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Retina. 1995;15(1):29-33.

Role of the vitreous in central retinal vein occlusion.

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  • 1Schepens Eye Research Institute, Department of Ophthalmology, Harvard Medical School, Boston, MA, USA.



The role of the vitreous in eyes with CRVO and its relationship to neovascularization and macular edema, in particular, were investigated.


A retrospective chart review of the vitreous condition of 136 patients (136 eyes) with CRVO was performed. Based on fluorescein angiography findings and color photographs, eyes with CRVO were classified as either ischemic or nonischemic.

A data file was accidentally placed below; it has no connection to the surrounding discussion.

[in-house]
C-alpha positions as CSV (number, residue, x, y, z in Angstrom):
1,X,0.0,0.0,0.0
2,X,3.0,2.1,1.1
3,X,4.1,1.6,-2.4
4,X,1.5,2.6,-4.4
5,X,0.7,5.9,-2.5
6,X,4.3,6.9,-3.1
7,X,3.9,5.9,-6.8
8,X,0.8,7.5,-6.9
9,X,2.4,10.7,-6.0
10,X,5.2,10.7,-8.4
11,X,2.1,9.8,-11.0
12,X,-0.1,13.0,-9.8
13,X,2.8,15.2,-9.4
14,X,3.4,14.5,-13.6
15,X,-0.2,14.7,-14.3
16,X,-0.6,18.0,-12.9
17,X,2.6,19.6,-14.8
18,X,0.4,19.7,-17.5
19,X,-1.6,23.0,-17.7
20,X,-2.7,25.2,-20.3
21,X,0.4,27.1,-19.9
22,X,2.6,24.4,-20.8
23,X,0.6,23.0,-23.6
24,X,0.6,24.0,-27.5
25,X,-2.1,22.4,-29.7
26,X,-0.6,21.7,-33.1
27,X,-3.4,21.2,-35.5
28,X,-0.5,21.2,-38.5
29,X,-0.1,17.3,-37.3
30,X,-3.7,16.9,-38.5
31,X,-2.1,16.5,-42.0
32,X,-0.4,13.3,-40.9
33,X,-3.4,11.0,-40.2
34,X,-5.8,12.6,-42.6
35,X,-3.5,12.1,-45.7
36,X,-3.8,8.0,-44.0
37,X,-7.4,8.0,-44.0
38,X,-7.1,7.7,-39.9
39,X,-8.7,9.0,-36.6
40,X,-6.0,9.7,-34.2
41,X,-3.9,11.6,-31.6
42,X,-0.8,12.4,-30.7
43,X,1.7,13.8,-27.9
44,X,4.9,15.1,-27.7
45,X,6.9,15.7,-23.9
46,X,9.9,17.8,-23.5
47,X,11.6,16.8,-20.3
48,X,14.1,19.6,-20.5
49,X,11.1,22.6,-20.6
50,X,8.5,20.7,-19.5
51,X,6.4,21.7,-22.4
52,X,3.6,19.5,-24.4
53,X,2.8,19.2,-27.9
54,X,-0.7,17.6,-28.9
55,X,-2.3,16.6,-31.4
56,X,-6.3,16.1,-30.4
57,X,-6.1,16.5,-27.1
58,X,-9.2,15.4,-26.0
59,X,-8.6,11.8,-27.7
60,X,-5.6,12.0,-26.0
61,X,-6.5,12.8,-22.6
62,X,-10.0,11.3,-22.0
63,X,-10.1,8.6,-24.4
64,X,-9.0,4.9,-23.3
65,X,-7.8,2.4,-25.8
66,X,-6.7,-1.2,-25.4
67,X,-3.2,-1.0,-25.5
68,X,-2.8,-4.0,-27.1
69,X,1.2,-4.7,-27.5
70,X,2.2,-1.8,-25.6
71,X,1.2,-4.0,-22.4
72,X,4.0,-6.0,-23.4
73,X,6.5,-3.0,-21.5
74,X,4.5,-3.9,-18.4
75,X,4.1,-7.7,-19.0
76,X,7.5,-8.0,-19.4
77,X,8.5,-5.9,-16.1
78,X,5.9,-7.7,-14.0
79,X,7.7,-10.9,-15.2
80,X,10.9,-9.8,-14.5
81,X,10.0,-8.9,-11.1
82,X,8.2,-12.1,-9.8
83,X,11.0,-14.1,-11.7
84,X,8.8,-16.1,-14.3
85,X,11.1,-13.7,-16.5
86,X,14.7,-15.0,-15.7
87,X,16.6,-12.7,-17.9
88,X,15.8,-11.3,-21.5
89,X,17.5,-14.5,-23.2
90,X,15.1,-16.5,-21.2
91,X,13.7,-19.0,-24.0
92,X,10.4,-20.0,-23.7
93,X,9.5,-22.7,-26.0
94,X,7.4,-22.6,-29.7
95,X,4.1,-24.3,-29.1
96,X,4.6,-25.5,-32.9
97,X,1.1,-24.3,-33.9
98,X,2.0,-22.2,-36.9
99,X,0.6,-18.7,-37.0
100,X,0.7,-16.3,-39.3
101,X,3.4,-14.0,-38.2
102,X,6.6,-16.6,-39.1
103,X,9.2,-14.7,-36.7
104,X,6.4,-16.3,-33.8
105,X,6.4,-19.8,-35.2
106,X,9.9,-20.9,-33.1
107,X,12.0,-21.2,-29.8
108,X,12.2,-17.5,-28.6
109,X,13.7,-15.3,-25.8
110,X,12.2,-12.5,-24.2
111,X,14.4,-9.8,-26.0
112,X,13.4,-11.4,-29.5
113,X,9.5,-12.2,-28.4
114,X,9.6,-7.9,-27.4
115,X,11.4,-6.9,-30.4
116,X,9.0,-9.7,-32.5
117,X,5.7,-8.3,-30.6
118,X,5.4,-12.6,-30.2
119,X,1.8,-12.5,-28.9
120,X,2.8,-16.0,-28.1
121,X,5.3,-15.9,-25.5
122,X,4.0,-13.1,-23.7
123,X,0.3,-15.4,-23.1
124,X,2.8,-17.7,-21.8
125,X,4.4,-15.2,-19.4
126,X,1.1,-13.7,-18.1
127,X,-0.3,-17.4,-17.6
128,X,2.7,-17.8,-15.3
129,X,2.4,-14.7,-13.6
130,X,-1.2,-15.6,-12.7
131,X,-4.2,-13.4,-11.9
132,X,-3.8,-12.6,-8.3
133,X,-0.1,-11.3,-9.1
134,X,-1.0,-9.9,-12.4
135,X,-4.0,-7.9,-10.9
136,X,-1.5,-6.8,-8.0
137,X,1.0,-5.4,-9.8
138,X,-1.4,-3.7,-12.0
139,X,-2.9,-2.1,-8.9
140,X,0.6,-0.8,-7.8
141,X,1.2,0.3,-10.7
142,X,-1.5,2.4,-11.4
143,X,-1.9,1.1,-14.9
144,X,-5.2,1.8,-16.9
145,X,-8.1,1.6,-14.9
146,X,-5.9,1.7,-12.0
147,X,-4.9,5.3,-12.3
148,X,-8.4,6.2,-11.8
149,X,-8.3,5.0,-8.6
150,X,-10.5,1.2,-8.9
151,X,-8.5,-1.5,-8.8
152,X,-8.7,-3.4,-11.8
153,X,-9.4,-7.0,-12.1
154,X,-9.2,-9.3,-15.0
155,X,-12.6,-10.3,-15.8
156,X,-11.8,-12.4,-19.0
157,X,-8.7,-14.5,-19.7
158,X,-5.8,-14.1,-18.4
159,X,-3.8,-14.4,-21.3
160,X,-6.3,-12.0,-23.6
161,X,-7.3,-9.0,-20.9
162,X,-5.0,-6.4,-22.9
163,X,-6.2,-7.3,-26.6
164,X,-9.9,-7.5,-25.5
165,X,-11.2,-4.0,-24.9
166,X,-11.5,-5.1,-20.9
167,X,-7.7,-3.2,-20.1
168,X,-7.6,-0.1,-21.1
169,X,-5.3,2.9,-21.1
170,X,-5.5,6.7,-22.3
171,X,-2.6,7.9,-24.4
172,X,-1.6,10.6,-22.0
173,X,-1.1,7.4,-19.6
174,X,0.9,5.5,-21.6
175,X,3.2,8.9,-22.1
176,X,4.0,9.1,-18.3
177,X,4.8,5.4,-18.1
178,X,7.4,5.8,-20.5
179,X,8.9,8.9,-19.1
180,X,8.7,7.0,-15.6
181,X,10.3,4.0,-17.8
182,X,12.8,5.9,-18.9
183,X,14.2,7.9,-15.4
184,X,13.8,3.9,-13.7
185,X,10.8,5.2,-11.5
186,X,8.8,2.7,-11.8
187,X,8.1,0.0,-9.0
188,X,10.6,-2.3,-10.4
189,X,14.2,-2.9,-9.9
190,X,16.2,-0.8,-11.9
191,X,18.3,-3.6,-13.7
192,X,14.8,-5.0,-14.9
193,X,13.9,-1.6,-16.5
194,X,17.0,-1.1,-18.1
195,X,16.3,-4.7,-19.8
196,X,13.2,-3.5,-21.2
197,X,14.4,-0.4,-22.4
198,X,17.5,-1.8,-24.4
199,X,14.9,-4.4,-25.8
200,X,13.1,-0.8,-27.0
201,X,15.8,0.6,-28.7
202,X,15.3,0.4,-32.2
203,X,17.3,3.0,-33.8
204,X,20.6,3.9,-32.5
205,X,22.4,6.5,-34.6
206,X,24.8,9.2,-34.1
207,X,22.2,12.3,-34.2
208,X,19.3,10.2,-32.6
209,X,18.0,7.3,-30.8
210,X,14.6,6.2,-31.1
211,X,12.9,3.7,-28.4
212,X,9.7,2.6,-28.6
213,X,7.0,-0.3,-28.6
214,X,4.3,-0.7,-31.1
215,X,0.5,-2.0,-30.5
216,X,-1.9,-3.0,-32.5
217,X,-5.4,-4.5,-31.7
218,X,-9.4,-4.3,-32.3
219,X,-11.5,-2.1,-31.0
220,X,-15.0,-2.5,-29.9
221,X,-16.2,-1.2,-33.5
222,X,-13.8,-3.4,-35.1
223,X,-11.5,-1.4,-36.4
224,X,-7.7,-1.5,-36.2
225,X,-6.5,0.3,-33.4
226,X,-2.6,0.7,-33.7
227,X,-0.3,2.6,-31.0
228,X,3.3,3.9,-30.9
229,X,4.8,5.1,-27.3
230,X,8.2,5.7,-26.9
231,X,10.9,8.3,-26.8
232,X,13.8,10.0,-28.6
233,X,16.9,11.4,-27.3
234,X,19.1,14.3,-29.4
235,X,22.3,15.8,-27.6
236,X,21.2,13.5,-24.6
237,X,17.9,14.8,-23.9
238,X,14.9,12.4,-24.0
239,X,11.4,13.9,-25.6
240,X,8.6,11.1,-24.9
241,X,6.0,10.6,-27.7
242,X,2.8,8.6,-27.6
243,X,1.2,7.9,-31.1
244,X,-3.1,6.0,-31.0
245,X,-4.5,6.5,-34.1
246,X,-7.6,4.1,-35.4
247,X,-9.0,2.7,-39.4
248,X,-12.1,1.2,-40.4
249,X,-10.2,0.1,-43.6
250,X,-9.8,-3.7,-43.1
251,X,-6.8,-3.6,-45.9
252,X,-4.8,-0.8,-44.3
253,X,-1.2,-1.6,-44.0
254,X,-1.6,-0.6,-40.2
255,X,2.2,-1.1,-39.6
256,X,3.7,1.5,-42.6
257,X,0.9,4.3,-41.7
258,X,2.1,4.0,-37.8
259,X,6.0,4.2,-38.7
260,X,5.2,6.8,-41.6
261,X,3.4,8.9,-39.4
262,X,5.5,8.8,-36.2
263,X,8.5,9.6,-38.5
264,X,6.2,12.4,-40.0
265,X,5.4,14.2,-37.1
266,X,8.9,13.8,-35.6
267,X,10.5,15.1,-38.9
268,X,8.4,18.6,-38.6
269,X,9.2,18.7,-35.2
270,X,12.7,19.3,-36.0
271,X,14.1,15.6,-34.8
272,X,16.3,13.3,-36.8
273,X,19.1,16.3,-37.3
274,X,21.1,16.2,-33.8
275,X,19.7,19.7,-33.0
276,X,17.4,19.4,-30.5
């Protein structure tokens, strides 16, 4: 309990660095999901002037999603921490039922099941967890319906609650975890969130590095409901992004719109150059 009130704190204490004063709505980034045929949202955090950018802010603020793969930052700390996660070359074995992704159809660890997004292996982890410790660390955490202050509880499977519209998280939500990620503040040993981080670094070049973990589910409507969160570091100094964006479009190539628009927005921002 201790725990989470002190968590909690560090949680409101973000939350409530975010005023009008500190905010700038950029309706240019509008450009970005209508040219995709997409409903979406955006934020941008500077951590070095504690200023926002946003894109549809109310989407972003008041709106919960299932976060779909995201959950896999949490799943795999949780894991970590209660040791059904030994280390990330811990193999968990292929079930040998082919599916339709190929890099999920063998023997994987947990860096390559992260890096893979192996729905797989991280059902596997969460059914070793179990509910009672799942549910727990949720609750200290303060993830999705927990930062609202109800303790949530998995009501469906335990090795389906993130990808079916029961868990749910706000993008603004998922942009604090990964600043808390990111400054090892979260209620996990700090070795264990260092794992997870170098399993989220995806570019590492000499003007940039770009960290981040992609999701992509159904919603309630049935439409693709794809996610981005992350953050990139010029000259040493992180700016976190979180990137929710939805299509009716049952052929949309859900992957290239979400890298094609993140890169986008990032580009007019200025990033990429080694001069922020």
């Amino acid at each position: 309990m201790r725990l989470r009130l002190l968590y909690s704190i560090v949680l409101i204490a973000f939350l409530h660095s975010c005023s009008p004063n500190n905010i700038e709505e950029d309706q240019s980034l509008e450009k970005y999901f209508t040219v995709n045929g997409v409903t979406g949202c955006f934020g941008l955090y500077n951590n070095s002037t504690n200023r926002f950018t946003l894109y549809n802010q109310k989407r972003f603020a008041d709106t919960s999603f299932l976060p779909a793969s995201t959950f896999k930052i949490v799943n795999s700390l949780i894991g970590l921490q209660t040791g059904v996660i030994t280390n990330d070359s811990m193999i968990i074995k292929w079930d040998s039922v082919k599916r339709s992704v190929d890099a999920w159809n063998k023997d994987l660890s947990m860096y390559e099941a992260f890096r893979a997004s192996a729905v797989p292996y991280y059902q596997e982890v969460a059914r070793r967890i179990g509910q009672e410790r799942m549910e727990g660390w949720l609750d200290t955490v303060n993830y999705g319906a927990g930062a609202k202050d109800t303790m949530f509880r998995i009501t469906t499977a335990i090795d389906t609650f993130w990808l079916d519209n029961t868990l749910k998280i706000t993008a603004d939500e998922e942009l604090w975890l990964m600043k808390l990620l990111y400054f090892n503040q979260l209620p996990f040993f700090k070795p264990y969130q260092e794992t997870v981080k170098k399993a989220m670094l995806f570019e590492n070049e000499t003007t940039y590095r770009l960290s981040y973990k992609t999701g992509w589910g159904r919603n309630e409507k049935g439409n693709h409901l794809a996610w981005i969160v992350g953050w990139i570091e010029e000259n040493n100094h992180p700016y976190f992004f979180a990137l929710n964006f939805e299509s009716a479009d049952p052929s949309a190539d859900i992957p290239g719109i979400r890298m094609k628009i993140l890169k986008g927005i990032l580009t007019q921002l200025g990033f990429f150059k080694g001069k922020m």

In ischemic cases, retinal or optic disc neovascularization or both developed in 8 (57%) of 14 eyes with no or partial posterior vitreous detachment (PVD) at the final examination. The prevalence of neovascularization was significantly higher than in eyes with complete PVD (0%, 0 of 38) at the final examination (P < 0.01). No significant relationship was found between iris neovascularization development and the vitreous condition or between the prevalence of PVD and macular edema. In nonischemic eyes, the prevalence of no PVD or partial PVD with vitreomacular attachment was significantly higher in those with macular edema (76%, 25 of 33) than in eyes without (25%, 13 of 51) at the final examination (P < 0.01).


Complete PVD may protect against retinal or optic disc neovascularization in eyes with severe CRVO. Vitreomacular attachment may cause persistent macular edema in eyes with mild CRVO.

[PubMed - indexed for MEDLINE]
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